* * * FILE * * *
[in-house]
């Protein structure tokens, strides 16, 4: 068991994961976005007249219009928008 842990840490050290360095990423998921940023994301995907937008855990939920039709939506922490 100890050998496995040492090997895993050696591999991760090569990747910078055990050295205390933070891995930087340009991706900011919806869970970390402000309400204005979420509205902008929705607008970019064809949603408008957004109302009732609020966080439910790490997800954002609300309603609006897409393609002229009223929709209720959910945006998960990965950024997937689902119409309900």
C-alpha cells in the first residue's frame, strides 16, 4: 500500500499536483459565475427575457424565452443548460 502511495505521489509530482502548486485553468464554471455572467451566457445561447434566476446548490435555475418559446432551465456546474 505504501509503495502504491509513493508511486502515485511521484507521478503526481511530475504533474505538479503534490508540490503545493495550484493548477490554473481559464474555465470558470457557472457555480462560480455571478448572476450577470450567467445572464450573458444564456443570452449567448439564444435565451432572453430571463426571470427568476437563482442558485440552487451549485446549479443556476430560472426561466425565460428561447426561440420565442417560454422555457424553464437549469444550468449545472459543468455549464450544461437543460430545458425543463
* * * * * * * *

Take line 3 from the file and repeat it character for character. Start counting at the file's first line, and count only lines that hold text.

C-alpha cells in the first residue's frame, strides 16, 4: 500500500499536483459565475427575457424565452443548460 502511495505521489509530482502548486485553468464554471455572467451566457445561447434566476446548490435555475418559446432551465456546474 505504501509503495502504491509513493508511486502515485511521484507521478503526481511530475504533474505538479503534490508540490503545493495550484493548477490554473481559464474555465470558470457557472457555480462560480455571478448572476450577470450567467445572464450573458444564456443570452449567448439564444435565451432572453430571463426571470427568476437563482442558485440552487451549485446549479443556476430560472426561466425565460428561447426561440420565442417560454422555457424553464437549469444550468449545472459543468455549464450544461437543460430545458425543463